By Kyle Munzenrieder
By Kyle Munzenrieder
By Terrence McCoy
By Jeff Weinberger
By Ryan Yousefi
By Chuck Strouse
By Terrence McCoy
By Terrence McCoy
Cash flow was tight in those early days, Powers says, and finances were often hand-to-mouth -- which led to recapitalization from three main investors: Manhattan marketing executive Michael Warren, notorious German playboy and real estate developer Thomas Kramer, and the late Derick Daniels, a former Miami Herald editor, Knight Ridder executive, and the late-Seventies president of Playboy largely credited with rescuing that magazine from impending bankruptcy, and then helping steer it into the cable TV and home-video fields that keep it afloat today.
Looking back on that founding crew, opinion is divided on apportioning credit for Ocean Drive's success. Certainly its timing was key, offering a promotional vehicle that mirrored South Beach's media-drenched rise through the Nineties as an international hot spot.
Talk to advertisers in New York, though, and it's the moxie of Jason Binn that often gets cited, a blend of tireless fixer hitched to a spirit of salesmanship that involved everything short of promising his first-born. "What Mr. Binn does is make life easier for the well-known," noted Andrew Goldman in a New York Observer profile. "Whenever a celebrity is feeling down, beating himself up, or needing to be surrounded by a battalion of very friendly six-foot-tall blondes, Mr. Binn, it seems, will be there. In a world of James Deans, someone's got to play the Sal Mineo part."
These days Binn is rarely in Miami, devoting the bulk of his time to newer publishing ventures, such as New York's Gothamand Hamptons. Yet it's the lesser-known role of Derick Daniels that still intrigues. Powers is quick to credit Daniels with schooling him on the finer aspects of his nascent magazine's design, of seeing the publication as less a collection of articles than a new "mini movie" readers could envision themselves inside every month.
"Ocean Drive shall never have jump pages," he repeats, as if intoning a mantra drilled into him -- you'll never find yourself flipping from, say, page 70 to page 183 to continue reading a story. But it was in shaping Ocean Drive's overall aesthetic -- that secret editorial formula -- that Daniels seems to have left his biggest imprint. Although Daniels's Playboy of the Seventies found itself losing circulation to more explicit upstarts such as Hustlerand Penthouse, Daniels always kept his magazine's own centerfolds surrounded by high-brow fare. And while Playboy's Norman Mailer pieces gave rise to the dubious claim of "only reading it for the articles," they also kept Playboypublicly acceptable to wealthier readers -- whatever their justification for subscribing -- as well as the luxury advertisers eager to reach them.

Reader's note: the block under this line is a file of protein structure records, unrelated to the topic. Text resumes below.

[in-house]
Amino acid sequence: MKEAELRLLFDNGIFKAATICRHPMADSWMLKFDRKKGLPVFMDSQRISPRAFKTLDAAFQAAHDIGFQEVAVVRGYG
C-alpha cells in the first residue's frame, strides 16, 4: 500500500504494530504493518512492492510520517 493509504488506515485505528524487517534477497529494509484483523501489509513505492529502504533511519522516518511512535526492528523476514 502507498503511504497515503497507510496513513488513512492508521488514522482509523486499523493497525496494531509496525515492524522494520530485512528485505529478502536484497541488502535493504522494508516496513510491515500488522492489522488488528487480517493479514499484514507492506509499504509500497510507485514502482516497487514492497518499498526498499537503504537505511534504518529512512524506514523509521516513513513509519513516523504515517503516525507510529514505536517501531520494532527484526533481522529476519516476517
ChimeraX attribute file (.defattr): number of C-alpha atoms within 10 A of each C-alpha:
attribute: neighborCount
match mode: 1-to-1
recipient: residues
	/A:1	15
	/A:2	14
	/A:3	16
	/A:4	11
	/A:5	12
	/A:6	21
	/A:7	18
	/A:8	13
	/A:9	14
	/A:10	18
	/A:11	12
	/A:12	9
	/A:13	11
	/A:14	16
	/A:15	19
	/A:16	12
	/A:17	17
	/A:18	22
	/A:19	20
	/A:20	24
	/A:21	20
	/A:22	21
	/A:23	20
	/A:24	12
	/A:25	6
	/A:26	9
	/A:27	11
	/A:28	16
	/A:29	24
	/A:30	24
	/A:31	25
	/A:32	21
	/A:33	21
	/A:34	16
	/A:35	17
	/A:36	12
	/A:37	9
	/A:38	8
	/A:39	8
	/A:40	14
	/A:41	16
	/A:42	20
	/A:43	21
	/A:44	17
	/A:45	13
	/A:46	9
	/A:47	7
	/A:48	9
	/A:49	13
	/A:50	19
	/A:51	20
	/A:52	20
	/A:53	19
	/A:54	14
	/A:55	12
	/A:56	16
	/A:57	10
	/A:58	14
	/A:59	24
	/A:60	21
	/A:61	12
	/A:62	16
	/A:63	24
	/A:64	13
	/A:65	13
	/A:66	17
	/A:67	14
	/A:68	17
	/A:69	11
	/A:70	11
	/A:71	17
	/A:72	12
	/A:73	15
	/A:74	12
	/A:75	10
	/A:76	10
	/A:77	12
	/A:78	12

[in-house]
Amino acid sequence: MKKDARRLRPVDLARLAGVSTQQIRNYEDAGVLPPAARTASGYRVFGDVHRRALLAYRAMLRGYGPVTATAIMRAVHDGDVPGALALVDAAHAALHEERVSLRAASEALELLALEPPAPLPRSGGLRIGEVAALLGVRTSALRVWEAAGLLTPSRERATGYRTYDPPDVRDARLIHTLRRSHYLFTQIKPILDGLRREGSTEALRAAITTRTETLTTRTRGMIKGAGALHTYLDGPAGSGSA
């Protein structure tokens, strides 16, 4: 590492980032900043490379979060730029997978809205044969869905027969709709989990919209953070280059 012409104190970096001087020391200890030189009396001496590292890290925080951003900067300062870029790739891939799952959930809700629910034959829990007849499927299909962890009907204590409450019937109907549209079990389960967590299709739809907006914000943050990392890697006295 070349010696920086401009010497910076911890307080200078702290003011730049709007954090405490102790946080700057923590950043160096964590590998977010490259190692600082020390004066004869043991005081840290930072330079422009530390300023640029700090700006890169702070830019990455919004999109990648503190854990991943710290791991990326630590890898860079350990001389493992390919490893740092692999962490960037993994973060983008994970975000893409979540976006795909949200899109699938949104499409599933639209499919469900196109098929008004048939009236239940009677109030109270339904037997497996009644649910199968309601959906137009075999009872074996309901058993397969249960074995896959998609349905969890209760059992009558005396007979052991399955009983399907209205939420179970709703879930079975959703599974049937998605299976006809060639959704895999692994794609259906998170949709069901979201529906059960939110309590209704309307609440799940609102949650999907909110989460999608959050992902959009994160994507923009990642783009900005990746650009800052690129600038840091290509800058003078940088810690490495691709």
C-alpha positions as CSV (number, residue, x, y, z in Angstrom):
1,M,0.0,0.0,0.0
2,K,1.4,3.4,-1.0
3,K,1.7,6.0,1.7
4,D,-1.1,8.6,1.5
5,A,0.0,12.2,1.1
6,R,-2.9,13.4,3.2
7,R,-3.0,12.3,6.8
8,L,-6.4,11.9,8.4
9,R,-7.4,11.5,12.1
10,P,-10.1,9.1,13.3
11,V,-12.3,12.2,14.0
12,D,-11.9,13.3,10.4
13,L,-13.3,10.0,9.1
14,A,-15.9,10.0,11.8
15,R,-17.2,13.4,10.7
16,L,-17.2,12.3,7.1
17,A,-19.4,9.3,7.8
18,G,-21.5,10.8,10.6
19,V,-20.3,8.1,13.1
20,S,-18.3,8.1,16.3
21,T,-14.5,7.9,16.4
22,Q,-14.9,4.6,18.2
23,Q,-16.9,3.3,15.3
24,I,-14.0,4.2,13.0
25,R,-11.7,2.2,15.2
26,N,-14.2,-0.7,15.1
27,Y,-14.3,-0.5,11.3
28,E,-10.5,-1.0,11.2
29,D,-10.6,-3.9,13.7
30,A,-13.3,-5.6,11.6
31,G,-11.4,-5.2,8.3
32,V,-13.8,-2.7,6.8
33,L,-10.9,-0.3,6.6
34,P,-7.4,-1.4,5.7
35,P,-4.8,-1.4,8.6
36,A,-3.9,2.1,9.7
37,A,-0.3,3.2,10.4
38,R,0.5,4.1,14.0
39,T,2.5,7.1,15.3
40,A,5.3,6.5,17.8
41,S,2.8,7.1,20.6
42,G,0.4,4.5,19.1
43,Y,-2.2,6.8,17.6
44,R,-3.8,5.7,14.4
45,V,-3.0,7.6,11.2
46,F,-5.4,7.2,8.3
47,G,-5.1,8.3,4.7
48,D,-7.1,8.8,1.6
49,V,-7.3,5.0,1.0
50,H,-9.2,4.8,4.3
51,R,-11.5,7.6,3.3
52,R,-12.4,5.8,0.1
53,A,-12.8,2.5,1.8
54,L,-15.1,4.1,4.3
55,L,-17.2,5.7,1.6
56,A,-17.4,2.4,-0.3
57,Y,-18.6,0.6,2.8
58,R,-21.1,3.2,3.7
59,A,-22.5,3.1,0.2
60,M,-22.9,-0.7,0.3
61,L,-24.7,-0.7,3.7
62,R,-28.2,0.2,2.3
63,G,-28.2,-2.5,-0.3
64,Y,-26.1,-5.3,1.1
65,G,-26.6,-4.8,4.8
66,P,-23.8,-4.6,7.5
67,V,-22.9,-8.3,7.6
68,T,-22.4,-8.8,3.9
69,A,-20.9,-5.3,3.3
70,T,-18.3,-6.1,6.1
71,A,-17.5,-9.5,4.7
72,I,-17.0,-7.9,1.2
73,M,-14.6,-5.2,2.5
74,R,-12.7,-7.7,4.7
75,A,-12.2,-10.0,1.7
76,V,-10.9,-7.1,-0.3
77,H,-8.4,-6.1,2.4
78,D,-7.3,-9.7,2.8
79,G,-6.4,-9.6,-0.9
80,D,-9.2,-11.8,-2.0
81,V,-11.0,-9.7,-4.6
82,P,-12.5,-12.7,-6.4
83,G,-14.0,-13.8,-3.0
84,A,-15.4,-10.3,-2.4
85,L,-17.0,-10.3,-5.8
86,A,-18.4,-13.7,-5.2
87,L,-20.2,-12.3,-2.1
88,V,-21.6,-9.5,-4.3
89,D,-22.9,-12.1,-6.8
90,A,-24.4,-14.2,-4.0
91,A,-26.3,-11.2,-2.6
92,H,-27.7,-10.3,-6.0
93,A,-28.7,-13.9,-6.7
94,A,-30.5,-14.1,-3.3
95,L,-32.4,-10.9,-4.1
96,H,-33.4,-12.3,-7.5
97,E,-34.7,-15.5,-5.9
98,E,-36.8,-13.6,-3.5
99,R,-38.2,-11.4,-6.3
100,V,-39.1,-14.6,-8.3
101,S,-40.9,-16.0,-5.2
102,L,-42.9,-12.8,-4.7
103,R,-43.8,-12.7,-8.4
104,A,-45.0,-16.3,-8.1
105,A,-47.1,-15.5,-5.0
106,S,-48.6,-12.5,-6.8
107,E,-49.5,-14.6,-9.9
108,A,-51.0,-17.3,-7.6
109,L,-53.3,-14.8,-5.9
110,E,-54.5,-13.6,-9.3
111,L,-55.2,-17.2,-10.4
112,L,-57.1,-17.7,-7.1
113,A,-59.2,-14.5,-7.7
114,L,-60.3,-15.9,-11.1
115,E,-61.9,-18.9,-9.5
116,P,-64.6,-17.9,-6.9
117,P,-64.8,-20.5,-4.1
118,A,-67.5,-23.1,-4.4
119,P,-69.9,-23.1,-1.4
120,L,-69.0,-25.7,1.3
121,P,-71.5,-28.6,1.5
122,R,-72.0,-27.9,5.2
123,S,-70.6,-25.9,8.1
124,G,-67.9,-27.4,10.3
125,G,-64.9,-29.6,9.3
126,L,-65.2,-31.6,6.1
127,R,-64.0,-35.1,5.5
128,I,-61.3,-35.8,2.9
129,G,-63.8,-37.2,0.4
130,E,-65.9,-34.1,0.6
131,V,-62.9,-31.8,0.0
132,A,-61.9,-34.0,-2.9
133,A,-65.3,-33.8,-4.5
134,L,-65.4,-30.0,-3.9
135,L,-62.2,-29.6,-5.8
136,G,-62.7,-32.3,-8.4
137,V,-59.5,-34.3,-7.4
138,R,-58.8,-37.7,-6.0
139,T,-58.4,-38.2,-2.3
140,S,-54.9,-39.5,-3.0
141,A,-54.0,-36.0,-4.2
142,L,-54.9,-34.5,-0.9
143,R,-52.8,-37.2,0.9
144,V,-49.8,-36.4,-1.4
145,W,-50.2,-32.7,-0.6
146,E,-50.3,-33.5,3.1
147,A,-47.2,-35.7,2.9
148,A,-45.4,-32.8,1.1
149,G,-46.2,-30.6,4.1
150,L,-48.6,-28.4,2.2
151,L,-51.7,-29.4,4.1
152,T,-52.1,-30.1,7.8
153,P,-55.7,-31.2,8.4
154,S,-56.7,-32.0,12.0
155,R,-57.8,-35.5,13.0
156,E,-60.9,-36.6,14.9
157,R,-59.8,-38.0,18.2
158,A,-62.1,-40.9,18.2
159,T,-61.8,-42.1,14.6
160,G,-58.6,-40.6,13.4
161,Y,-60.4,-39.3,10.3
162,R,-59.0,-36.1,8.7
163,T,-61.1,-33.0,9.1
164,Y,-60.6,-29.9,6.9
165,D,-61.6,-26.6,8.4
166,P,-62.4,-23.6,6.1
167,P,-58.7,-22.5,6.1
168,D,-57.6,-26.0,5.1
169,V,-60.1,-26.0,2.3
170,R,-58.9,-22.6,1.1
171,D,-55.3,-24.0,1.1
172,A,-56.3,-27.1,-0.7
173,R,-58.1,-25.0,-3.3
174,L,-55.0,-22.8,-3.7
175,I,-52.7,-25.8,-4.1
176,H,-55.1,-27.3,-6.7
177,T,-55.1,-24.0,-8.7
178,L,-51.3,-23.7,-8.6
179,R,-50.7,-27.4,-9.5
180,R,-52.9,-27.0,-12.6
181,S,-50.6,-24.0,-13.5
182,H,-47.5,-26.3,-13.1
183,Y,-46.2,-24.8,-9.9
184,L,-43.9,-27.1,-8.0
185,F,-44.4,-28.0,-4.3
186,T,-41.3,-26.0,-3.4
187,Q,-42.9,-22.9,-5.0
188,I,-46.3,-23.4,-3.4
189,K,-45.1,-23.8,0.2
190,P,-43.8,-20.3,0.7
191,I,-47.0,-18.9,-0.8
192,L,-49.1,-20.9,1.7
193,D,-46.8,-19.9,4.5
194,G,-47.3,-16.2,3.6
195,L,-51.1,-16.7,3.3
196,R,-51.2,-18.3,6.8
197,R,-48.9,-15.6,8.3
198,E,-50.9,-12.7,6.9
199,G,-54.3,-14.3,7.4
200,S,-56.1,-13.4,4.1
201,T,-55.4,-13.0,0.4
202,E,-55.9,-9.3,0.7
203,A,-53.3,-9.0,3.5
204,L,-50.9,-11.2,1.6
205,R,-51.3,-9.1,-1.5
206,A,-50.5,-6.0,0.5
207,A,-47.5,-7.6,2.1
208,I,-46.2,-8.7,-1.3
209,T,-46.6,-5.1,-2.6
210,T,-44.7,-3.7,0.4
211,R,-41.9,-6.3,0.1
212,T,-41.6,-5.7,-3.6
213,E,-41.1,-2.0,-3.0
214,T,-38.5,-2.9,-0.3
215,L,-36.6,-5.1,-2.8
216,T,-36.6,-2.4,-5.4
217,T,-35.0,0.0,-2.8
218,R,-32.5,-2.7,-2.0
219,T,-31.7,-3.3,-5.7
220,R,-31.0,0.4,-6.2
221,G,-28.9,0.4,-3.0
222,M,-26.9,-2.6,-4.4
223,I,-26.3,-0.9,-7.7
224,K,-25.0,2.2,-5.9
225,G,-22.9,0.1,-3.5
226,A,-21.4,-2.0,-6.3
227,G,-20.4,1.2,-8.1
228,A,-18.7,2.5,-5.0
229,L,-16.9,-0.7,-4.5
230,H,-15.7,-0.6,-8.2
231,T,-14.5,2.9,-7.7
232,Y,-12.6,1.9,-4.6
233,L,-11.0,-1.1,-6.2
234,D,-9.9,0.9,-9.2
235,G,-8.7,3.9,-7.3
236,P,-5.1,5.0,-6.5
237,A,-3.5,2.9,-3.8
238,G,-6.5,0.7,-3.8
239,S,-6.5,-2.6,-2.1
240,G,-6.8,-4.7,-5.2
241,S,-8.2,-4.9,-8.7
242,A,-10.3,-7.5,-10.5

Much the same formulation propels Ocean Drive today as it sashays up to, but never crosses, the line of titillation. Binn told the New York Times that his magazine's guiding personality is sex, period. But unlike the fashion pieces in Loft, the most high-profile of its local competitors, inOcean Drive you'll never see a woman's exposed nipple --let alone the cover shot of MTV Latin America VJ Eglantina Zingg tied to a chair that graced Loft last year.
Of course, once inside Ocean Drive's hefty 442-page February issue, you'll have to slog through 133 pages of condo ads, many of which make it unclear whether you're being asked to buy a two-bedroom penthouse unit or the semiconscious woman photographed on its floor. And to arrive at its entertainingly snarky gossip columns, you'll have to avoid being distracted by the fashion spread of leggy Amazonian Bruna Magagna doing something atop the Dogma Grill's hot dog counter that borders on a health-code violation. But surely you're readingOcean Drive for the articles, not the pictures.
"This is a coffee-table book," Powers says of Ocean Drive, one whose cover will always look at home atop an issue of Town and Country -- even if few of its audited 55,000 readers are actually paying for their copies.
"They made controlled circulation sexy," explains Samir Husni, a publishing industry analyst and chairman of the journalism department at the University of Missouri, referring to the bulk of Ocean Drive's targeted free distribution. "Controlled circulation in the good old days was for a specific audience. If you were a black chemical engineer, then you would get a copy of Black Chemical Engineer Monthly in the mail. What Ocean Drive said is, öIf you are somebody who "counts," if you are part of the cream of the crop, we are going to make sure that you see this magazine. And not only see this magazine, but also see yourself in this magazine.' So they had two strokes of the ego of the reader, and that's become just as attractive to advertisers. It's why you see so many imitators growing up like wild mushrooms."
"It's an ego trip," says Corey Augenstein of the motivation behind the current glut of Miami lifestyle magazines. And he should know. As publisher of the short-lived Collins Avenue, Augenstein produced his debut issue this past May. Then, having burned through what he estimates was $100,000 with virtually no ad sales, he pulled the plug.
"Everybody wants to be a player down here. You become the publisher of a magazine, you get into every party that exists in mankind," he recalls of his brief stint on the VIP list. "You'll meet women, men, whatever you're interested in. You'll rub elbows with celebrities, people will bend over backward to get written about. You can have a great life just by putting your name on a rag. That's why you see so many new magazines popping up every day."